U.S. President Donald Trump and Treasury Secretary Steven Mnuchin at the Treasury Department in Washington,  April 2017.
Kevin Lamarque / REUTERS

Donald Trump’s presidential campaign frightened bond market investors around the world. Trump pledged to slash federal income taxes and spend up to $1 trillion upgrading the United States’ infrastructure. Investors worried that his victory would lead to massive federal deficits and runaway inflation, eroding the value of their holdings. The title of an April 2016 article in Forbes captured the mood: “President Donald Trump Would Destroy the Bond Market.” 

The anxiety was particularly acute among foreign investors, who own around 40 percent of the $14 trillion worth of outstanding U.S. Treasury securities. When Trump hinted during the campaign that he would “make a deal” with creditors to reduce the value of their Treasuries, pundits asked whether the Chinese and Japanese central banks would begin to sour on the U.S. debt they had been stockpiling as part of their foreign exchange reserves.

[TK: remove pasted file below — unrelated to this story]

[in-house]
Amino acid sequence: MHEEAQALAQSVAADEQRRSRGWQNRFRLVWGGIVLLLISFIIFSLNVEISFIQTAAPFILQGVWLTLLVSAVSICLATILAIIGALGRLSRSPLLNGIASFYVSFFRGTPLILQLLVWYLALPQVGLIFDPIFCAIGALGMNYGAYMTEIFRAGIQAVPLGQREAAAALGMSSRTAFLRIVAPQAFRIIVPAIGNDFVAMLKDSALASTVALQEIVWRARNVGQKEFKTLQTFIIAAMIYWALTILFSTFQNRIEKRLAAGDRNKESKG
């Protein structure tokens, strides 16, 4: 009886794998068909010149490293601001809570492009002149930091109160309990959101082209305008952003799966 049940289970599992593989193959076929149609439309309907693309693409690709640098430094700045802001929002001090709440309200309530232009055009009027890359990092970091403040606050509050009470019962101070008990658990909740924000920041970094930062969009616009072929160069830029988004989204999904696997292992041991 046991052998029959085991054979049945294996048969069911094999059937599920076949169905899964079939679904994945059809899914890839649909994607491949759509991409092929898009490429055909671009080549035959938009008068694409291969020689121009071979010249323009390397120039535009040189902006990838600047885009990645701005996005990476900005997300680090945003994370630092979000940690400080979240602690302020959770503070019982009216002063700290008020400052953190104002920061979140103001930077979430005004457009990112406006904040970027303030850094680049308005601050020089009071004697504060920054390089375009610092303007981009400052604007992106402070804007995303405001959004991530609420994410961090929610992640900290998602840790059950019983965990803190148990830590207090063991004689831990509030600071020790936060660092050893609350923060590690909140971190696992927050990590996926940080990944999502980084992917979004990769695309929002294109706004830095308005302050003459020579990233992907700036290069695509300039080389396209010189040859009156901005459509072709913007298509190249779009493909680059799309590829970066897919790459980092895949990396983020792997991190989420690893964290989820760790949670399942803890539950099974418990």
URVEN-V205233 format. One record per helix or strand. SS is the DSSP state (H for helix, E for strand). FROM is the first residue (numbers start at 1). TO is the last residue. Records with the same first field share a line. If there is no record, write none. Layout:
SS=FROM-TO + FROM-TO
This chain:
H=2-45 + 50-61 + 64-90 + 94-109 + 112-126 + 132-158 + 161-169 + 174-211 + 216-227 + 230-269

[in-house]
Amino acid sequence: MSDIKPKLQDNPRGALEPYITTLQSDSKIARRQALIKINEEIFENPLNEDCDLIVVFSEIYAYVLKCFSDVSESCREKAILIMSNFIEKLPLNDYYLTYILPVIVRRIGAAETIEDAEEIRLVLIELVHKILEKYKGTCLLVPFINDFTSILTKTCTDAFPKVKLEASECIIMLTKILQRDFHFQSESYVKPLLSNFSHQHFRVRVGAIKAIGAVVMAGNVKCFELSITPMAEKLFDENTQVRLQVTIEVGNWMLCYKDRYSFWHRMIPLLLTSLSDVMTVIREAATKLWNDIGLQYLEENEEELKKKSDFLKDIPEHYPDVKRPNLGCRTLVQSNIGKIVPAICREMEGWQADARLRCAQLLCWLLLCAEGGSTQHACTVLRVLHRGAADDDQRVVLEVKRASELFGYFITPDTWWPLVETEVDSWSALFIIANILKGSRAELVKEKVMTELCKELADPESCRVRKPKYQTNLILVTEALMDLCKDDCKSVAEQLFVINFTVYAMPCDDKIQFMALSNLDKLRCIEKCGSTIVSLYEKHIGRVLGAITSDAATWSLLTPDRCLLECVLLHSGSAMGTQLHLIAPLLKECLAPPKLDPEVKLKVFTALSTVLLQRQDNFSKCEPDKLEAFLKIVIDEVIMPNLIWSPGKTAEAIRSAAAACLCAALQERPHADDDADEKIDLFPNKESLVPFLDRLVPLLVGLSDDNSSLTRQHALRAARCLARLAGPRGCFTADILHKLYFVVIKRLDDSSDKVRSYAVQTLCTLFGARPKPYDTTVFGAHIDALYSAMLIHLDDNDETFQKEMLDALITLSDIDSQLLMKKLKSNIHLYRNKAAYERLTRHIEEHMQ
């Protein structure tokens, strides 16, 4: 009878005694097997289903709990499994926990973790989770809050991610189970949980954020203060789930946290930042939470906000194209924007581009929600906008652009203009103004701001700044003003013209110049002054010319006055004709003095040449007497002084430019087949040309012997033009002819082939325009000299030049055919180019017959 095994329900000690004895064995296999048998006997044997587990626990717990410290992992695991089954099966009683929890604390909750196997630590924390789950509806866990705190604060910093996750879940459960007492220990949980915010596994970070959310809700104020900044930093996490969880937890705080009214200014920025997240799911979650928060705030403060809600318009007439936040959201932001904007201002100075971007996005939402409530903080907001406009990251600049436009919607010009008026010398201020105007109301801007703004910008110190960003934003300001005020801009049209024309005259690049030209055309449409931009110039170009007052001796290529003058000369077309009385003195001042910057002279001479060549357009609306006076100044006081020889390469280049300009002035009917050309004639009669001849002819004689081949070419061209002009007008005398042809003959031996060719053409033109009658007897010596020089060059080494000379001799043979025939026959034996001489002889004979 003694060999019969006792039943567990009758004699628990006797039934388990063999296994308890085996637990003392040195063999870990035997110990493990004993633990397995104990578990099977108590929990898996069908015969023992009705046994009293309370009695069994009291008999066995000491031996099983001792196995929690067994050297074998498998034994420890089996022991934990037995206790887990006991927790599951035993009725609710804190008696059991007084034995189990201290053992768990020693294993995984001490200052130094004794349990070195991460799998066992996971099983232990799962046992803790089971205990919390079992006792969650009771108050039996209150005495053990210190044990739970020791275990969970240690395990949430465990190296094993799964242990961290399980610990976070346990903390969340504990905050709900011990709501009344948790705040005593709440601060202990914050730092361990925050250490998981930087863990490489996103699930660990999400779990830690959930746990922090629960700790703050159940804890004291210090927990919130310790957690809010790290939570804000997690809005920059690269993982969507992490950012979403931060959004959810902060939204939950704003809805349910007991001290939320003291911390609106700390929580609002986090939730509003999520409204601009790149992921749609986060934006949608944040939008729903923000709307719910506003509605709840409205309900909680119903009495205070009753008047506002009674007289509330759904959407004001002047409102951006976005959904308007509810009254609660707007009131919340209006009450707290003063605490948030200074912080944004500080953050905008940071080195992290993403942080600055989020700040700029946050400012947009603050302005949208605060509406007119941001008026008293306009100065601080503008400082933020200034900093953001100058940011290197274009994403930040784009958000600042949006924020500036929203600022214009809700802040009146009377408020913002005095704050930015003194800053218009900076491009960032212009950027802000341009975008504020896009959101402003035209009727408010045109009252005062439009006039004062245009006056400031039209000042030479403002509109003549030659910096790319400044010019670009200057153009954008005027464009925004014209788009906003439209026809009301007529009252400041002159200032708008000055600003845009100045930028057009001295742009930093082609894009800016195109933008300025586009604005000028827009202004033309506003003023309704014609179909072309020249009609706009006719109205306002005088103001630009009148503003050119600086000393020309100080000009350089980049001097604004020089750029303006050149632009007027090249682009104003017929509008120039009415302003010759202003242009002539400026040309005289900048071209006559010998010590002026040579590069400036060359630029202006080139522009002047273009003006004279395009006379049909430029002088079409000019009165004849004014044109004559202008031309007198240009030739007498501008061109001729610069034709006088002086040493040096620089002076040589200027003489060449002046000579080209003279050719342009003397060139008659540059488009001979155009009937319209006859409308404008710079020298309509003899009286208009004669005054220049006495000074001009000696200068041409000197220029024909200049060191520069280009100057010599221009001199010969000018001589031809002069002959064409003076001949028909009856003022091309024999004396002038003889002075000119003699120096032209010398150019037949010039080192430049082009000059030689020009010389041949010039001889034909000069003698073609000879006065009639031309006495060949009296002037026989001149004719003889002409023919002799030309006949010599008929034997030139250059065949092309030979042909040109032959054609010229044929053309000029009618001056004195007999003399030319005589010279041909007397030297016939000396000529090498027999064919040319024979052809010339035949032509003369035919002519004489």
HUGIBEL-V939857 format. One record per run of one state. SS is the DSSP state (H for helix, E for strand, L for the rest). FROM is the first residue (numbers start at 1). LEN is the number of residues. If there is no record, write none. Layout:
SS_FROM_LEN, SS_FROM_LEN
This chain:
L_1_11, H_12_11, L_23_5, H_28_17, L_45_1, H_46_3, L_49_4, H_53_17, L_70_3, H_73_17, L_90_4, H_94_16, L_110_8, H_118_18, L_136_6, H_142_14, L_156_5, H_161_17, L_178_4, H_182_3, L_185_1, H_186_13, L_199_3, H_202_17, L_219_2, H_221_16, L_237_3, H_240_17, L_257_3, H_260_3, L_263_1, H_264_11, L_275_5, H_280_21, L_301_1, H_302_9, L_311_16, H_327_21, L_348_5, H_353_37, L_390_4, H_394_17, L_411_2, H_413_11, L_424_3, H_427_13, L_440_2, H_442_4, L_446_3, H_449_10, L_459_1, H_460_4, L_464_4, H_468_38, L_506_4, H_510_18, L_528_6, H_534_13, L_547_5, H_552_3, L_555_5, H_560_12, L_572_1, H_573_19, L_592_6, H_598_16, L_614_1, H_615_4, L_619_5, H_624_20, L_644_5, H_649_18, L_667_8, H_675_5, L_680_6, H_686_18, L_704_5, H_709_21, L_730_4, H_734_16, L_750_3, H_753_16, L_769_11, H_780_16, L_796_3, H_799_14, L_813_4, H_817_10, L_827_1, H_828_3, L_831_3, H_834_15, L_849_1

To be sure, foreign confidence in U.S. Treasuries had wavered long before the 2016 election. In recent years, budget deficits, quantitative easing, and the political dramas surrounding the debt ceiling and other fiscal issues had put the creditworthiness of the U.S. federal government in doubt. Still, the prospect of Trump’s victory introduced a new dynamic altogether, leading some

To read the full article